Related: 20 marketing activities to enhance any marketing strategy

Advantages of tactical marketing

The advantages of tactical marketing include:

  • goals forming part of a set schedule

  • team members deliver parts of the process and work together to carry out the plan

  • future decisions focusing on elements that achieve success

  • plans becoming flexible and adaptable as the schedule progresses, promoting the best results

  • management and stakeholders understand results

  • strategies facilitating the development of new products or services

Related: What are strategies vs tactics? (Definition and differences)

Tactical vs strategic marketing

The basis of marketing is the messaging and delivery of a message that speaks to its target audience. Yet, there are different ways of doing this. Companies prefer tactical marketing if they'd like to centre activity around a product launch date or a celebrity visit by determining a timeframe for the activity.

Companies focusing on longer-term goals and campaigns look towards strategic marketing, or when a marketing team gets together to lay out a strategic plan around a larger goal. This can include a brand revamp, gaining high-value backlinks to the website or writing content that secures a link on the first page of a search engine. Targets reflect a longer-term strategy that requires continued effort over a year or longer.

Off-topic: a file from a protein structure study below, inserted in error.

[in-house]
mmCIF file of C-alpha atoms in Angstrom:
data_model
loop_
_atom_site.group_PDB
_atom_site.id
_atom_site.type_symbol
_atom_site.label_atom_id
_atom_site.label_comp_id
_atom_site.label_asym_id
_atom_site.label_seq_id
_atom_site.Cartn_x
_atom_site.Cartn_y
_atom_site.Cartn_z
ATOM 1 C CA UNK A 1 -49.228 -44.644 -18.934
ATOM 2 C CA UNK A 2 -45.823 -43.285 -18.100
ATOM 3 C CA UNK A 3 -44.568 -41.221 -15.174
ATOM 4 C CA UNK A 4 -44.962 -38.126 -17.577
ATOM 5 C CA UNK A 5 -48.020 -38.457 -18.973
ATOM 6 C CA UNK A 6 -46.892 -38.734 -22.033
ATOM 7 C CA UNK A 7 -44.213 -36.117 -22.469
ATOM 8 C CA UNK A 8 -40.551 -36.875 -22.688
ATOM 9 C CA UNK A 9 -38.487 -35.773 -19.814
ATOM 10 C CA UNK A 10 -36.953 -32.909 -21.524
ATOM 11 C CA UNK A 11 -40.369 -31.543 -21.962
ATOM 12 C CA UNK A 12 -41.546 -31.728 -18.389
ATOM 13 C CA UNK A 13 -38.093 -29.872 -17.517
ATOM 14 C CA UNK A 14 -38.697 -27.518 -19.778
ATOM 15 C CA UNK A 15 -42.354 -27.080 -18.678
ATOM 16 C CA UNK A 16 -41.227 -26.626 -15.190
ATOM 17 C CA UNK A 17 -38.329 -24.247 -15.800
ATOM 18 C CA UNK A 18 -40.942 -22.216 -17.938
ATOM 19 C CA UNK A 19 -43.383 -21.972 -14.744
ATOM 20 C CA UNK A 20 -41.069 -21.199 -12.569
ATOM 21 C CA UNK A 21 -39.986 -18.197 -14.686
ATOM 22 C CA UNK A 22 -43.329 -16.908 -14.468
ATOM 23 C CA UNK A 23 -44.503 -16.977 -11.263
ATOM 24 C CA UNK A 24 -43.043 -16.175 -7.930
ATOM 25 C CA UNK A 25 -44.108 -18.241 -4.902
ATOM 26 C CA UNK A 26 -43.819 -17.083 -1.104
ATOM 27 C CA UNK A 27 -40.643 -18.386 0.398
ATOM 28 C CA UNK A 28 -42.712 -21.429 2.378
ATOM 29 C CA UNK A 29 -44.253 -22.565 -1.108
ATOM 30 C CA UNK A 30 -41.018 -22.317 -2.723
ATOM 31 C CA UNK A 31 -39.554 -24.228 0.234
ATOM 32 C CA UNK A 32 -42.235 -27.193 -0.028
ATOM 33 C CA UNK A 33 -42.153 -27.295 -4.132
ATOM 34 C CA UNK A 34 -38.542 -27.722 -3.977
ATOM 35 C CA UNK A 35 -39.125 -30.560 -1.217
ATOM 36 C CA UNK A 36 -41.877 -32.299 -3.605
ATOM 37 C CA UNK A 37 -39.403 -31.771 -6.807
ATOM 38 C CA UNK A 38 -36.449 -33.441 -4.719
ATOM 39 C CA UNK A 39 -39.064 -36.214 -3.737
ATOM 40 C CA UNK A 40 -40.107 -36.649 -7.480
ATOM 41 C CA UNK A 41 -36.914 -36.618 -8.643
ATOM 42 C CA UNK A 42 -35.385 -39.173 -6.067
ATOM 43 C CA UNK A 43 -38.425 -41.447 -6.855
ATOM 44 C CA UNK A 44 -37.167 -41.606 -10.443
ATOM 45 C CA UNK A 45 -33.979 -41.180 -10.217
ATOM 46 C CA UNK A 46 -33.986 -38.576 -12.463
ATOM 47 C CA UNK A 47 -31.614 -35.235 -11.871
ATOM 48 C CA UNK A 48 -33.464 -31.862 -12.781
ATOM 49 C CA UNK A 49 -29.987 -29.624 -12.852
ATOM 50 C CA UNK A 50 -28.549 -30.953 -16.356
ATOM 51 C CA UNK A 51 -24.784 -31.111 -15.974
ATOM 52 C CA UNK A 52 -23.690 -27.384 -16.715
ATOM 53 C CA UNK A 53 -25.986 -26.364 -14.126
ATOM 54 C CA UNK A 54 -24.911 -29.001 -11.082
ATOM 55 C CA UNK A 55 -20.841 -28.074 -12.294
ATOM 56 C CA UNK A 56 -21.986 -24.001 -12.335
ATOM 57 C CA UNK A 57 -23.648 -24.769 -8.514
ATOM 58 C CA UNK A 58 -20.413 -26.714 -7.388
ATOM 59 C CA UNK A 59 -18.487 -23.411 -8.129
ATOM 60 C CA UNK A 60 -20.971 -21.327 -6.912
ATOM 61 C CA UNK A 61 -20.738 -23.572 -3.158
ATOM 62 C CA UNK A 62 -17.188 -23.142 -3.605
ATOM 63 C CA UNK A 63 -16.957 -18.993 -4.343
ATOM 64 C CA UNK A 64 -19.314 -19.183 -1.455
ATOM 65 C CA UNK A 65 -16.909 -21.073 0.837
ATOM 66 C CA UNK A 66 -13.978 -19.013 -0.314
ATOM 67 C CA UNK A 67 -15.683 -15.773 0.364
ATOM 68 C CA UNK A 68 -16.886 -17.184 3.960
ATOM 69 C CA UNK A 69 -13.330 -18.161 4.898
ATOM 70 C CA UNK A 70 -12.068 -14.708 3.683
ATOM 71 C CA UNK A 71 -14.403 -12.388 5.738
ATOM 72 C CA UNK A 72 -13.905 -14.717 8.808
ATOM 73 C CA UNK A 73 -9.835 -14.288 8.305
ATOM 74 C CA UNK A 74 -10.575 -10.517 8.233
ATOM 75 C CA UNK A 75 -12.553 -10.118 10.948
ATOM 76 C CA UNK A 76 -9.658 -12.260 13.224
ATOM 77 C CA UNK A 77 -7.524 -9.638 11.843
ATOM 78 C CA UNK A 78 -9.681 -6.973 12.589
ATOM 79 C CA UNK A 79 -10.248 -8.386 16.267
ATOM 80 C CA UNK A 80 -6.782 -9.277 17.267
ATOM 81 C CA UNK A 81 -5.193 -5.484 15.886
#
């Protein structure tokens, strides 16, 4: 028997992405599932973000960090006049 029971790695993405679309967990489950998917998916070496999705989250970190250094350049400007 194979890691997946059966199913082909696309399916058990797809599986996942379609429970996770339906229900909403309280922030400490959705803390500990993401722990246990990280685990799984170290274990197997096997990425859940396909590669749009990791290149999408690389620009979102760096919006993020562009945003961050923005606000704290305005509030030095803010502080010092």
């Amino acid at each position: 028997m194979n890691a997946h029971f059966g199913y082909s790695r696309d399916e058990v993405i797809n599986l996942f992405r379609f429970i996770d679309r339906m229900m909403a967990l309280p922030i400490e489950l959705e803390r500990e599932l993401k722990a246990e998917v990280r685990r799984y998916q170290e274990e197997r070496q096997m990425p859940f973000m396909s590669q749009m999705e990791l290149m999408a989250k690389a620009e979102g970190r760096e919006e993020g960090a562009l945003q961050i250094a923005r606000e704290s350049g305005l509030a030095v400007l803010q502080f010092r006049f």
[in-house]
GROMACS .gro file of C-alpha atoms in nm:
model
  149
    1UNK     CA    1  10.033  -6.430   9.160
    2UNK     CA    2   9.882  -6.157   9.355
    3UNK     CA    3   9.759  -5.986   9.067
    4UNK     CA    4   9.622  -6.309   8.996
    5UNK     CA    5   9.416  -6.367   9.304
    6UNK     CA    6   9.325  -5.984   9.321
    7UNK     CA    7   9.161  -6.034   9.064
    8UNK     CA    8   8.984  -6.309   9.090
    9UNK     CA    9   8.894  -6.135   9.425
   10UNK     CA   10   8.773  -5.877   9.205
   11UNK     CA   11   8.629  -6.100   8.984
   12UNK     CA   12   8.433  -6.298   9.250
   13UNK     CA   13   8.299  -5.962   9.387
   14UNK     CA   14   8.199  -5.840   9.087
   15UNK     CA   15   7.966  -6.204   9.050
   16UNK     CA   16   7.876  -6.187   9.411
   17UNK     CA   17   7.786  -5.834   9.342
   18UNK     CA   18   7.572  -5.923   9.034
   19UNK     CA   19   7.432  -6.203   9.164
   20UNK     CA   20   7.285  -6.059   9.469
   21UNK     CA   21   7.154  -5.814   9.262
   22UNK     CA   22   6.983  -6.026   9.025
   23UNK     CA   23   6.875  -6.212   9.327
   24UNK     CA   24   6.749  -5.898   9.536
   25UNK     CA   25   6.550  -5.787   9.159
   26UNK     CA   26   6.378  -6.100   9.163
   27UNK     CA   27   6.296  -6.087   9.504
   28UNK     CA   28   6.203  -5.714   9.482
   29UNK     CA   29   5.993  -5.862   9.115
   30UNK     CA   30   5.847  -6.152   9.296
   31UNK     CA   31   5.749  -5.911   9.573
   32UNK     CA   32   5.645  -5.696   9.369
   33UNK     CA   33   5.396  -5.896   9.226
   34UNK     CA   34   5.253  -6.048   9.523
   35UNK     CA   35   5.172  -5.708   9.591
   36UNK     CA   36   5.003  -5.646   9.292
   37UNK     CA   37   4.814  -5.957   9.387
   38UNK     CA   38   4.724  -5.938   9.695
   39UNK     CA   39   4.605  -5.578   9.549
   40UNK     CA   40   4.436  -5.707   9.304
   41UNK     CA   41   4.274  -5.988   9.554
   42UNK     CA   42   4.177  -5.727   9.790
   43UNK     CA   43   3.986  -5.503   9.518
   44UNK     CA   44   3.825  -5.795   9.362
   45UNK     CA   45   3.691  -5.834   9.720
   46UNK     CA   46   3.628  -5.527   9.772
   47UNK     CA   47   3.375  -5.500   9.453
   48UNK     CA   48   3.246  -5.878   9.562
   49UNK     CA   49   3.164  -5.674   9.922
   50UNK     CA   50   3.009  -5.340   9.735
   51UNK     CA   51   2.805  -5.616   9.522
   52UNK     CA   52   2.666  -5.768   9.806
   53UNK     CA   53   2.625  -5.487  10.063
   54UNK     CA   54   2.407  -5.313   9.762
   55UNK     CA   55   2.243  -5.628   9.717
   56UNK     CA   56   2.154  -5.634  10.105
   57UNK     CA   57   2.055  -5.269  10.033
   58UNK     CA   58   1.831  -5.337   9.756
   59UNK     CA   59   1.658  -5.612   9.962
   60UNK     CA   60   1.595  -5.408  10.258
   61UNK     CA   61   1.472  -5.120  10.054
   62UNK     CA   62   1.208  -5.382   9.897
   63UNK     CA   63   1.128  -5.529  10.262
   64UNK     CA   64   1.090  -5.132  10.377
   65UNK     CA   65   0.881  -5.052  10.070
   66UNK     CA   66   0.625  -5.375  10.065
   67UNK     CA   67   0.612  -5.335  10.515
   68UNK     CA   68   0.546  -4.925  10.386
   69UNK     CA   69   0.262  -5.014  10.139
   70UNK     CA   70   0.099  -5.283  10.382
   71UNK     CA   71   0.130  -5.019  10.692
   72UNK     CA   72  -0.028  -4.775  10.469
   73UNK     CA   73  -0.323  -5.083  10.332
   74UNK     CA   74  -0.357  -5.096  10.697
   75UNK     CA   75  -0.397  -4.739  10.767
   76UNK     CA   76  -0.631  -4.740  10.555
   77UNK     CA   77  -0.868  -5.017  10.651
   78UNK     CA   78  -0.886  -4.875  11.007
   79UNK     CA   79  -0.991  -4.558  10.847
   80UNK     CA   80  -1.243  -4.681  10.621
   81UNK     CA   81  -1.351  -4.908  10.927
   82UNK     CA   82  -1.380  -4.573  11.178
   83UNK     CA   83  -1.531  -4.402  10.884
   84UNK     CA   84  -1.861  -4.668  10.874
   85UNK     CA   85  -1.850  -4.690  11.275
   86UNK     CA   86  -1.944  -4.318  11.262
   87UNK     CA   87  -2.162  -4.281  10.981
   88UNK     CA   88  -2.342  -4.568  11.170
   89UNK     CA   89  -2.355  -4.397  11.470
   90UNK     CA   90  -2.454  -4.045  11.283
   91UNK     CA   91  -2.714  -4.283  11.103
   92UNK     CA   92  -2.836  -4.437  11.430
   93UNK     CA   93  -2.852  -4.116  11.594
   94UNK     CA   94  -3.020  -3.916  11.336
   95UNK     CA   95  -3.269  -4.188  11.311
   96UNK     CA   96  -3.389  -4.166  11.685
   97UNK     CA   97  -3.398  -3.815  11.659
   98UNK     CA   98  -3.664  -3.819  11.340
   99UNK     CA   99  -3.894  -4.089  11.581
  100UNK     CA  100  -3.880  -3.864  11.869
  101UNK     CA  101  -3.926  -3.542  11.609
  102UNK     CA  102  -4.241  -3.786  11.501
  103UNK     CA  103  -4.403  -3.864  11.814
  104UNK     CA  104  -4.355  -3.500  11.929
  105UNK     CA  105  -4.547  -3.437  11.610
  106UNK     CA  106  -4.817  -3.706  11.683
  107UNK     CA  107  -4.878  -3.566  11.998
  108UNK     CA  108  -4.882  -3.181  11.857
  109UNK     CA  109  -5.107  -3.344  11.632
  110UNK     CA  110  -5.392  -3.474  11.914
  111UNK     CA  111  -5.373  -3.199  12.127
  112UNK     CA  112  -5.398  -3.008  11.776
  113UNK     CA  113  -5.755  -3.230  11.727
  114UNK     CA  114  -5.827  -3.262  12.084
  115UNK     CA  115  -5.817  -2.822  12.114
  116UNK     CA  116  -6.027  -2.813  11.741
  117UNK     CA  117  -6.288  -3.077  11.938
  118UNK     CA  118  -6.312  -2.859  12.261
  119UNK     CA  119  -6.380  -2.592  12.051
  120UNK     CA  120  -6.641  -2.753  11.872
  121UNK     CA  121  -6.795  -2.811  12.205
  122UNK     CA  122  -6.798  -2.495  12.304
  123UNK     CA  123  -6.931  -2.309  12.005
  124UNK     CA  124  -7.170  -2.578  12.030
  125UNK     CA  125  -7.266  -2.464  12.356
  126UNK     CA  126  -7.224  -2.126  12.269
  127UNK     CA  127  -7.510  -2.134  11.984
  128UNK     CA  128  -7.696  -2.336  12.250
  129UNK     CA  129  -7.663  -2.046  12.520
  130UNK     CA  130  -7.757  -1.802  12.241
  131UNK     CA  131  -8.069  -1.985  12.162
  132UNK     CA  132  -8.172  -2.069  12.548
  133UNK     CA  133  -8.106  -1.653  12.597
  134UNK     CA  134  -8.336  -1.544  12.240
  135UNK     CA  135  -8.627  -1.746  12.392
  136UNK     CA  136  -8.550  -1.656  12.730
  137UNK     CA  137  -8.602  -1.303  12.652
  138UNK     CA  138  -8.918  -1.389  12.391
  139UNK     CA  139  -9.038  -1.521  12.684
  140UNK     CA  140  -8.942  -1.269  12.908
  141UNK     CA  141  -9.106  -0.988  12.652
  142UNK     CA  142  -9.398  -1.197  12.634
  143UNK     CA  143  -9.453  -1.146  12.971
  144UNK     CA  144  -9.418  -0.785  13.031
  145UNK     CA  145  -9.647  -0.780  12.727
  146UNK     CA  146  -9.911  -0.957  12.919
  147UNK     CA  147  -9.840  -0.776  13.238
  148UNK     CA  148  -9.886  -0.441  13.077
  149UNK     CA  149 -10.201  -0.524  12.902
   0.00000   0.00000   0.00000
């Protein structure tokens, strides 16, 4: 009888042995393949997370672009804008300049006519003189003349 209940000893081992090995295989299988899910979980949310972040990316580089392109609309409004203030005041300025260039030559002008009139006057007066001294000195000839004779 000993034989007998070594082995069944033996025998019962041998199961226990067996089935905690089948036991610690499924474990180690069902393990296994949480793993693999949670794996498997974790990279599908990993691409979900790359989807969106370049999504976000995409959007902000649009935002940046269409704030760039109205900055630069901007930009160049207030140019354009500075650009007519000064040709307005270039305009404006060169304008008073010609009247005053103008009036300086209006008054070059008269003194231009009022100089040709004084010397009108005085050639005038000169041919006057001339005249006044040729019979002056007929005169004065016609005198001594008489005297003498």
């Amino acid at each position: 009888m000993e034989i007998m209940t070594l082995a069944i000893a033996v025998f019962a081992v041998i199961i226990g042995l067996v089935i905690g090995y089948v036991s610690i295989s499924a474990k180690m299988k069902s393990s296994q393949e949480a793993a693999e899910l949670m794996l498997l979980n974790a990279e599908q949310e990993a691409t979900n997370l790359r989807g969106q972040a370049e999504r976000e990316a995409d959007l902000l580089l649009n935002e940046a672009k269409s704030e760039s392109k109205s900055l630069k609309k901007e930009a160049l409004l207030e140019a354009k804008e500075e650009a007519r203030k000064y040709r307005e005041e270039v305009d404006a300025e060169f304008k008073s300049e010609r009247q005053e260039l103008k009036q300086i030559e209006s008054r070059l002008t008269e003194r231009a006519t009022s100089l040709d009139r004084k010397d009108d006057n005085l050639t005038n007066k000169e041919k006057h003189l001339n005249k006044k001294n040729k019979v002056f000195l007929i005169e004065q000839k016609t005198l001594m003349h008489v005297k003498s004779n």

Related: Marketing Strategies To Grow Your Business

Example of tactical marketing

Having a plan is a great first step, but if you don't act on it, all the work can go to waste, and team motivation can decrease. Here's an example of how to implement a tactical marketing plan:

You're a marketing executive for a marketing consulting company, and a client requires help with a content strategy. The client is asking for help because the team finds executing tasks challenging and is not achieving results. As a marketing professional, you can ask the client for customer testimonials, success case studies, important dates in the business, product or service content, access to a subject expert in the company, goals for the campaign and channels to use. With this information, you design a content strategy that includes the following:

  • written content on the company's blog and social media

  • articles such as listicles, how-to guides for submission to media outlets

  • subject expert who can conduct media interviews

  • press release about a new product or service launch

  • metrics to show the company channels on which posts perform best

  • timeframe for completing the work

  • weekly activity schedule

  • proposed budget

  • campaign start and end dates

  • tools available to measure it

  • ways to deliver the report on the plan's activity